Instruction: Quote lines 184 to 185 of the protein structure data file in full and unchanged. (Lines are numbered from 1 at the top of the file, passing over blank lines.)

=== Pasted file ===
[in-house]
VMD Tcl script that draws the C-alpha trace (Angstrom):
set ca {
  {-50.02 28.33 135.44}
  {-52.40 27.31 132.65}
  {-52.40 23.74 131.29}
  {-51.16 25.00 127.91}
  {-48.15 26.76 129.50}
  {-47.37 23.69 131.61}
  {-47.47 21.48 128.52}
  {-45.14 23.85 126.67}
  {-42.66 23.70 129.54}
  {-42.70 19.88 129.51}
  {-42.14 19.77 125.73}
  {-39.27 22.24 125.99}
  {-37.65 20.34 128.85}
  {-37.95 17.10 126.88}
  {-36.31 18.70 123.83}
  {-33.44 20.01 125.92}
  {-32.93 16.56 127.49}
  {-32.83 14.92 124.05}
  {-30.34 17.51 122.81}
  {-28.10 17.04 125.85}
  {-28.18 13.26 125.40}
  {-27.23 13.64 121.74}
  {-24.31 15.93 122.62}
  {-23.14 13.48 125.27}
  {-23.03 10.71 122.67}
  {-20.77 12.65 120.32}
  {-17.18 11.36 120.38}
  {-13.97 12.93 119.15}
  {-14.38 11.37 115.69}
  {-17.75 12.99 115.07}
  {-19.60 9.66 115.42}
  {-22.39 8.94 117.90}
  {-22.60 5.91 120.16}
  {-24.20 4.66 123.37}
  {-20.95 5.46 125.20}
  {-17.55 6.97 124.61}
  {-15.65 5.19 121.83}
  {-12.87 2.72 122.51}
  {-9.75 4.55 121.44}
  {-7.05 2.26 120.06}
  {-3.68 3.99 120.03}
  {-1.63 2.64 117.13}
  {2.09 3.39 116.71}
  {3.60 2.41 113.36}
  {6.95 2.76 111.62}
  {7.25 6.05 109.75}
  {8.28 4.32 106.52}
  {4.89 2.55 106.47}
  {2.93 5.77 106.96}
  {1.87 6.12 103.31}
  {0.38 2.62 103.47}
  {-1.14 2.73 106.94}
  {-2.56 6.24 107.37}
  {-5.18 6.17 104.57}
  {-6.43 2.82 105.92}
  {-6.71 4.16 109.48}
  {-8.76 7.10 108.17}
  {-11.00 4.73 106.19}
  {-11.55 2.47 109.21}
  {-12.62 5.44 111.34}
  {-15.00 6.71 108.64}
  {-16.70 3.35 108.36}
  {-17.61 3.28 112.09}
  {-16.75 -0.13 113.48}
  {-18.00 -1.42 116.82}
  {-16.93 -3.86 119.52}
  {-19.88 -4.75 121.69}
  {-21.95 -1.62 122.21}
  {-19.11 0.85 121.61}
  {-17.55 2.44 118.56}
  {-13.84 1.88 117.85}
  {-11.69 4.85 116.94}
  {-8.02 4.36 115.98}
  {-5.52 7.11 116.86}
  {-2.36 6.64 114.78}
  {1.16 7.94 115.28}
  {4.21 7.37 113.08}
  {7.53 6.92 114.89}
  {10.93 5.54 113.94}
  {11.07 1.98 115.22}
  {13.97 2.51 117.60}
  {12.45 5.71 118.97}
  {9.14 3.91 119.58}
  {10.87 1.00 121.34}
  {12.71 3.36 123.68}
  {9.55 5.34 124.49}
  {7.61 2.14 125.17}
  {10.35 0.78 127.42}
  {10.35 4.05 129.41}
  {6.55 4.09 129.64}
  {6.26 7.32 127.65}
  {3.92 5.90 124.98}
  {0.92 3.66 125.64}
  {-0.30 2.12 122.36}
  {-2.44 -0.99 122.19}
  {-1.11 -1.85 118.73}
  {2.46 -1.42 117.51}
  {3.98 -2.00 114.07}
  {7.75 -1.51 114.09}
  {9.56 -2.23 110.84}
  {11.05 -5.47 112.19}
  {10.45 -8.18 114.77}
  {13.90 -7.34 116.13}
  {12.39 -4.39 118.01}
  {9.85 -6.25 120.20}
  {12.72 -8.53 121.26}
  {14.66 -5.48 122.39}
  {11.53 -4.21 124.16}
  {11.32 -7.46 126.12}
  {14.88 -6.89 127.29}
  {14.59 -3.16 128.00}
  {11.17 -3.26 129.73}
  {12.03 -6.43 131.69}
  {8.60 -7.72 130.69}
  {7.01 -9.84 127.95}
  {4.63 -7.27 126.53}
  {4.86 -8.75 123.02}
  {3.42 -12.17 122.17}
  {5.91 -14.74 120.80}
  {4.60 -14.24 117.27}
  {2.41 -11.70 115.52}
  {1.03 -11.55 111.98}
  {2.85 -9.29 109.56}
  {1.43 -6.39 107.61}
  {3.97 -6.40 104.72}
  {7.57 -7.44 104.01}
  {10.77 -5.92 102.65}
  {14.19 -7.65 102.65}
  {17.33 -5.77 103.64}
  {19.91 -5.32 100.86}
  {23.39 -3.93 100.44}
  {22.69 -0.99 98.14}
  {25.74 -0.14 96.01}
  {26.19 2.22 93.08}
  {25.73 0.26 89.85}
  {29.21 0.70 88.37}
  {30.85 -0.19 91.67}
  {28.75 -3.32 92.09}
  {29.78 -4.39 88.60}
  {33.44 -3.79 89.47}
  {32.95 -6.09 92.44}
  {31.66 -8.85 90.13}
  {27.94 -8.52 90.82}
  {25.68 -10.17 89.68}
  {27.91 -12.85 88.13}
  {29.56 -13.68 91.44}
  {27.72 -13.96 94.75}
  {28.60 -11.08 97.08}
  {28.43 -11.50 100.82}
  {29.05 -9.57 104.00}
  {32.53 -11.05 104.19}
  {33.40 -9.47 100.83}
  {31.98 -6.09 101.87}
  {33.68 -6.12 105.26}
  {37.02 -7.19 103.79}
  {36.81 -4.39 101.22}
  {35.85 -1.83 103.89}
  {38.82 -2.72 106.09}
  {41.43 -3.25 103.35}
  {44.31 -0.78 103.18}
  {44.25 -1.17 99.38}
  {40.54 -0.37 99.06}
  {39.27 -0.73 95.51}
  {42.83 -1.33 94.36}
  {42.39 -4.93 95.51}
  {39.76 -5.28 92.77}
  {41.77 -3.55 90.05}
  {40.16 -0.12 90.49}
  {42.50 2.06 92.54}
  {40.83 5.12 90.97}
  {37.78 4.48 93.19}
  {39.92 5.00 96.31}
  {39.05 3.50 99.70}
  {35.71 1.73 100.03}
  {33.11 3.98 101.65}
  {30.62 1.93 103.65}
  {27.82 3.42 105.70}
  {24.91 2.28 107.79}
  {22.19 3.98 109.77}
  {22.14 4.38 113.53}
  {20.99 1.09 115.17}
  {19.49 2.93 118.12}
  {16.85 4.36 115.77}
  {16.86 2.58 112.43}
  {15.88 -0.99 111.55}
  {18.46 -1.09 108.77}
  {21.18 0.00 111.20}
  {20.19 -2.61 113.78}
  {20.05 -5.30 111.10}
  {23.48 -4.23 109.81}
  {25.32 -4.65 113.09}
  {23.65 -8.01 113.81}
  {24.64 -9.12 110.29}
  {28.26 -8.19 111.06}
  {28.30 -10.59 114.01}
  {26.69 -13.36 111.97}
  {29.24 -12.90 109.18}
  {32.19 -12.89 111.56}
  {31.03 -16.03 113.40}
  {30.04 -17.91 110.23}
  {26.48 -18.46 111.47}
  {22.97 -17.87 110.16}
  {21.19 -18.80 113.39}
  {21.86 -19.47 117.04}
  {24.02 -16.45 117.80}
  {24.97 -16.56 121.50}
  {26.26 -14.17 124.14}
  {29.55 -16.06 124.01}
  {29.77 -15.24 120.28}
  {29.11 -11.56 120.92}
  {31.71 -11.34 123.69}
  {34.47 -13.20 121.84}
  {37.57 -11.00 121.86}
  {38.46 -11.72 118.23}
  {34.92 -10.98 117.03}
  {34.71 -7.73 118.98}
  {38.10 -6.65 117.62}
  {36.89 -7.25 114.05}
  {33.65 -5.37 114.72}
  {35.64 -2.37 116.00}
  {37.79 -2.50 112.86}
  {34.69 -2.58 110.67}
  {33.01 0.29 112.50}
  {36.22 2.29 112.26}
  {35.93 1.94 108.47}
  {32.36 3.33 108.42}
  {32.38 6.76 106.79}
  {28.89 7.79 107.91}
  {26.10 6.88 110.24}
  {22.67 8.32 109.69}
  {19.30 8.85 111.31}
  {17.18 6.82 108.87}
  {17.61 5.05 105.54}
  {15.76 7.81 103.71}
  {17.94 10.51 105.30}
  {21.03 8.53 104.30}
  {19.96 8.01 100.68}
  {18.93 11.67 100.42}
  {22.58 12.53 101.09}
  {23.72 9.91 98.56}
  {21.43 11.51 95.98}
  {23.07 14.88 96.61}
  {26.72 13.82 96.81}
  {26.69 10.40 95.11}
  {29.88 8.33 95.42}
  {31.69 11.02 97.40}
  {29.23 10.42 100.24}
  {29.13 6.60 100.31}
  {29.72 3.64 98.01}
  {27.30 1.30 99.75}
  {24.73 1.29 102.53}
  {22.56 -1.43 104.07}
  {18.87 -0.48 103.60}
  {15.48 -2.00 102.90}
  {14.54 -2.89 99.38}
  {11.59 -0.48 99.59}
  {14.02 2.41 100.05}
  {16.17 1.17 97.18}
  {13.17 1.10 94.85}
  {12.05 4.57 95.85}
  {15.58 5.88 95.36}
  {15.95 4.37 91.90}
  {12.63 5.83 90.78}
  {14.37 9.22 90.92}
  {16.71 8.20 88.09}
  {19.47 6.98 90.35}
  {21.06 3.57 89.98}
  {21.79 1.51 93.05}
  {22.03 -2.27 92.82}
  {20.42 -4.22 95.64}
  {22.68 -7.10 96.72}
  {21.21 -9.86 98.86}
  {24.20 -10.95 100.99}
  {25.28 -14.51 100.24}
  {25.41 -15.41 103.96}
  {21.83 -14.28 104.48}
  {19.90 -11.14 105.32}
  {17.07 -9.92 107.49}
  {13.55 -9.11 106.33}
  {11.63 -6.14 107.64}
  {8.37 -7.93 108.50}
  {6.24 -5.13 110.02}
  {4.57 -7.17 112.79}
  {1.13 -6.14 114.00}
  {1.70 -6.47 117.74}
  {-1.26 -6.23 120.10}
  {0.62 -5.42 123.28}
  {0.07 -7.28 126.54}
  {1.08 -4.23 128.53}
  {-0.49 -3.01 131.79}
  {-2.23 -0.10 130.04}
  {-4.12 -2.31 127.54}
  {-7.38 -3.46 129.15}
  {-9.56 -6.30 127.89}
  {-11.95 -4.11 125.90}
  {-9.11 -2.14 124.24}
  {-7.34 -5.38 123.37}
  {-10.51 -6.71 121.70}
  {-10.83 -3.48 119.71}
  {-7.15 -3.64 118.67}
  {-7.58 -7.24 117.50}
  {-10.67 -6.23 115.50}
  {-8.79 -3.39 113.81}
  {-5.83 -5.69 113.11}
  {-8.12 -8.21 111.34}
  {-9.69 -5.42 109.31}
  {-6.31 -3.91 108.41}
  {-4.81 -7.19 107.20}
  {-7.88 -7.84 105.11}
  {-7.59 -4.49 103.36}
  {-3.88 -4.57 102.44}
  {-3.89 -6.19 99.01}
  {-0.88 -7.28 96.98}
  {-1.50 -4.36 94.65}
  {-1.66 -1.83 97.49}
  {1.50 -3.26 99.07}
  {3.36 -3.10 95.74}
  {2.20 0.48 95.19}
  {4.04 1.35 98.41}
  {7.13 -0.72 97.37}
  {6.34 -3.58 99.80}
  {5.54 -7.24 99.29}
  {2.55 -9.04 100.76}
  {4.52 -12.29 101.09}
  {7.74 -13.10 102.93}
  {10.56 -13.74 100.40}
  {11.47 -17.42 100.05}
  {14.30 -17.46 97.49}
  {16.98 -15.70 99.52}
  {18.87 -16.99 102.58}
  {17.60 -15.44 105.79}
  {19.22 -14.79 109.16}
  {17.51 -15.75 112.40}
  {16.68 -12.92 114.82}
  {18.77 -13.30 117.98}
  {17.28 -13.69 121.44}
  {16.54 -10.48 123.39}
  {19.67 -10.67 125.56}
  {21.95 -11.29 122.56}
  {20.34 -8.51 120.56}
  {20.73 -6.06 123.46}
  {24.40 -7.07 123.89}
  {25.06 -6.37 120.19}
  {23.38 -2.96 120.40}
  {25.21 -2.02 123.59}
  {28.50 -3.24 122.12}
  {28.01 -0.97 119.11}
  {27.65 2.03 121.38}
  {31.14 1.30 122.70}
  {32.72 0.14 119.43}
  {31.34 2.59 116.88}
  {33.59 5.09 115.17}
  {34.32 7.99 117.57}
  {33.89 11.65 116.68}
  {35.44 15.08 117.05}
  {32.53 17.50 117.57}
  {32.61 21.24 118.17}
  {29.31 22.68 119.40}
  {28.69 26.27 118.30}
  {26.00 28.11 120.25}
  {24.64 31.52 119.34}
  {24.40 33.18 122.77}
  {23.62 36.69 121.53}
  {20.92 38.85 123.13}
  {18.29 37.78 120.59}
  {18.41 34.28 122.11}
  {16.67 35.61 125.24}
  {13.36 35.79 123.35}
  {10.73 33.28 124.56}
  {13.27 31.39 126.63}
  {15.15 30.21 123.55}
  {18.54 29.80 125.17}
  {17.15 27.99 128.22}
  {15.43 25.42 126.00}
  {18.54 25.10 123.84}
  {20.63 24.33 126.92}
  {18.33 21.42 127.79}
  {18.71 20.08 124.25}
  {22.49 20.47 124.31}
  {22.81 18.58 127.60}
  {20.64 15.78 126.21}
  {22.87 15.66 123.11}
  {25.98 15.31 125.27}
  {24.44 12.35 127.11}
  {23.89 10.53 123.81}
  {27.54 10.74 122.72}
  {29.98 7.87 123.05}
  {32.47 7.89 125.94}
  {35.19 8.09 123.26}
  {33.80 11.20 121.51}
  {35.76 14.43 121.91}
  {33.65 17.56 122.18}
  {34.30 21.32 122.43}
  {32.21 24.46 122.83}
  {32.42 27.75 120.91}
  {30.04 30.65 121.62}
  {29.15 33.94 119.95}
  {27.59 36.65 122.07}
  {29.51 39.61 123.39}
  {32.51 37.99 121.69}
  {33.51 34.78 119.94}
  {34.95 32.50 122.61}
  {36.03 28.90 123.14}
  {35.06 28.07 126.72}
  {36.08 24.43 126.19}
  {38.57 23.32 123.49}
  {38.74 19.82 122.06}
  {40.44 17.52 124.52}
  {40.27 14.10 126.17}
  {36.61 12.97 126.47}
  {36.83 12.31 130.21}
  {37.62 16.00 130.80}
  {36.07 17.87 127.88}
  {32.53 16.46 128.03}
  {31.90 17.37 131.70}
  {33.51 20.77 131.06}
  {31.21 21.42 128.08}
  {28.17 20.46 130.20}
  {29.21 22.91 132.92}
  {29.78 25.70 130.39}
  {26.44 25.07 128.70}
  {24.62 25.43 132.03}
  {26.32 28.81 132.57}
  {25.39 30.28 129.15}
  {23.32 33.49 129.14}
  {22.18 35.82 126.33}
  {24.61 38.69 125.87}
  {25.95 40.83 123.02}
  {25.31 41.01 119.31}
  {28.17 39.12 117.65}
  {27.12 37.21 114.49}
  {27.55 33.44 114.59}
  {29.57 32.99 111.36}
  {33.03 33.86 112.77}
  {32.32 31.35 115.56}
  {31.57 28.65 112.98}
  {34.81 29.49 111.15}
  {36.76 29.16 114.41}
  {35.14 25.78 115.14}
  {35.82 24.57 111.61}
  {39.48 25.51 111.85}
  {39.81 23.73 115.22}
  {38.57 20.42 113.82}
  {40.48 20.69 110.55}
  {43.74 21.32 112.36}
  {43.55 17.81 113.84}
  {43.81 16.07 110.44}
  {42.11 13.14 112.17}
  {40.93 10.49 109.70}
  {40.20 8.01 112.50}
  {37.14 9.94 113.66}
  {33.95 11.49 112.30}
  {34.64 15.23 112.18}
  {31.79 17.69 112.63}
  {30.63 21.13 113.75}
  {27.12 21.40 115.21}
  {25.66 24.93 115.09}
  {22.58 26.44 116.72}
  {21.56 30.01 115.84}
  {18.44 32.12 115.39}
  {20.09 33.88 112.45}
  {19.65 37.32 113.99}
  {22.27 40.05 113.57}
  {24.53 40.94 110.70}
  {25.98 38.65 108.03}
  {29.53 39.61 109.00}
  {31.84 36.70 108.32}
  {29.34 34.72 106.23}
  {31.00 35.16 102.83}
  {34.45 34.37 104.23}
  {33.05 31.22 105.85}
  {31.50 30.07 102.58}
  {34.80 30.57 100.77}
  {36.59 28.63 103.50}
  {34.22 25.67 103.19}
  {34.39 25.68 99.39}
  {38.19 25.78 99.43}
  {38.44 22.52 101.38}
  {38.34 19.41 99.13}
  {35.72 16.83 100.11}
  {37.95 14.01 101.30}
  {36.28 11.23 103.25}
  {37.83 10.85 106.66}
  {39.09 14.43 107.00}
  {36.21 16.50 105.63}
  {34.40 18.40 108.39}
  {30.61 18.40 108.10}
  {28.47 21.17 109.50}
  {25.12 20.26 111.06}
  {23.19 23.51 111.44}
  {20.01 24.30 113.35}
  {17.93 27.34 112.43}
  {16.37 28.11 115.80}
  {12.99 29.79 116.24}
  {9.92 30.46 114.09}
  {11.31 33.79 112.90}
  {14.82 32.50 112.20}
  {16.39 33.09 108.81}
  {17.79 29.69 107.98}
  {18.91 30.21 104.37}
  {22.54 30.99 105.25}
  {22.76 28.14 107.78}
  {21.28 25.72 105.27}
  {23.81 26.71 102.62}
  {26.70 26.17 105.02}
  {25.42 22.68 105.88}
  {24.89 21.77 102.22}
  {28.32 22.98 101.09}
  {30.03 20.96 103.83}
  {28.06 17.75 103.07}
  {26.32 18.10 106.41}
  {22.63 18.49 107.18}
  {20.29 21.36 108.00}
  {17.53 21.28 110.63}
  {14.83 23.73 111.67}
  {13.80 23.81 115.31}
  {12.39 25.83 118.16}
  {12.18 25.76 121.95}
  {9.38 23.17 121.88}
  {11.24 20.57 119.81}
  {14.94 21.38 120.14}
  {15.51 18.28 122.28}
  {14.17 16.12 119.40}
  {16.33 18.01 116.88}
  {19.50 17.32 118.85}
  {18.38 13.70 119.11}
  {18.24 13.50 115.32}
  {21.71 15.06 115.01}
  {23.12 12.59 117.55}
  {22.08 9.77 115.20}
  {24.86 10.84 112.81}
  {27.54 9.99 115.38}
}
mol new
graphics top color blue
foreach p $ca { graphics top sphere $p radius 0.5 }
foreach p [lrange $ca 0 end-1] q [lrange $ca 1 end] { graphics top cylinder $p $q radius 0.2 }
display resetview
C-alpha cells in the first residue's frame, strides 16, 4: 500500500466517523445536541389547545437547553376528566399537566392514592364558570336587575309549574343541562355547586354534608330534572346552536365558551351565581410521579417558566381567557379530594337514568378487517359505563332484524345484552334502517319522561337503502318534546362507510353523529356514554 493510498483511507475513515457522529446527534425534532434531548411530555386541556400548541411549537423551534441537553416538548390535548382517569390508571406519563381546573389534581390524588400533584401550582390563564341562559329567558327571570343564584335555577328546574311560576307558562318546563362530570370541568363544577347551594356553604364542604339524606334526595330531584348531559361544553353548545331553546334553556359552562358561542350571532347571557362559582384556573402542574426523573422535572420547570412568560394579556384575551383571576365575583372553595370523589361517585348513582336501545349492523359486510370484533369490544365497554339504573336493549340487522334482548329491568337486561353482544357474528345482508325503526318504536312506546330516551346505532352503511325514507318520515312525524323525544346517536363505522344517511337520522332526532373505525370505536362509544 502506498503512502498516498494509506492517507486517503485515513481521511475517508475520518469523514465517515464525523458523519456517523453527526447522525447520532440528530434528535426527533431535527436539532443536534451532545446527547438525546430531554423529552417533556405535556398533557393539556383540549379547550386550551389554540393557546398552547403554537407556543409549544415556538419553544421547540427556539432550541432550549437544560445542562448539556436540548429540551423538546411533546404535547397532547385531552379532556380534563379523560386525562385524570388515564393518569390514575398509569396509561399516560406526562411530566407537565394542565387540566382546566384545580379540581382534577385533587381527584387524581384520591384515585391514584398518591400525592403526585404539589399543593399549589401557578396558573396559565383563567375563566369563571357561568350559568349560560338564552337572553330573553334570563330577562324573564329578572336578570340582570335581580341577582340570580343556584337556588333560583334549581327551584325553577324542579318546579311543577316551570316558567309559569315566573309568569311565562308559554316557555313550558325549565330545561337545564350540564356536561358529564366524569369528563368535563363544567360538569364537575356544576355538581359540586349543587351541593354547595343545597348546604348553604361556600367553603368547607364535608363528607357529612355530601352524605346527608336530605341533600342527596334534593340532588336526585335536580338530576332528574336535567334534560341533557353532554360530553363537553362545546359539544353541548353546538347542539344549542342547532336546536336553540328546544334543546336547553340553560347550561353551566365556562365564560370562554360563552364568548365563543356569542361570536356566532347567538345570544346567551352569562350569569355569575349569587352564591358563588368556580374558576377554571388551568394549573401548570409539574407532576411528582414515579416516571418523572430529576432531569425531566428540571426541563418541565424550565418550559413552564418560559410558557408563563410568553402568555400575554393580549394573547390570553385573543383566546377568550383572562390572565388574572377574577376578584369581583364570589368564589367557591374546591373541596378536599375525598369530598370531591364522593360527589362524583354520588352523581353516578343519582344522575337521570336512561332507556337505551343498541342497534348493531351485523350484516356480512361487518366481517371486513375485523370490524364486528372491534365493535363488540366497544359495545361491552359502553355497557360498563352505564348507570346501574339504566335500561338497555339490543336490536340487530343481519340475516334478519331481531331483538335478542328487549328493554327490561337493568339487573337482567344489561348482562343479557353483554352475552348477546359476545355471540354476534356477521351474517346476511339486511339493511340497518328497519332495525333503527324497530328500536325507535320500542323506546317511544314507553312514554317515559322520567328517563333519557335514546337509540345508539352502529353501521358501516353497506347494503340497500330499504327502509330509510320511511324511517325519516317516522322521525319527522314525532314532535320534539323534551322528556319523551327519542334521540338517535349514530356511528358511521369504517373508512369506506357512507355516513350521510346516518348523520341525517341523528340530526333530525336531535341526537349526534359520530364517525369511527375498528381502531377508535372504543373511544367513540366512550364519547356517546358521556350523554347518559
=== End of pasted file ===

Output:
  {20.99 1.09 115.17}
  {19.49 2.93 118.12}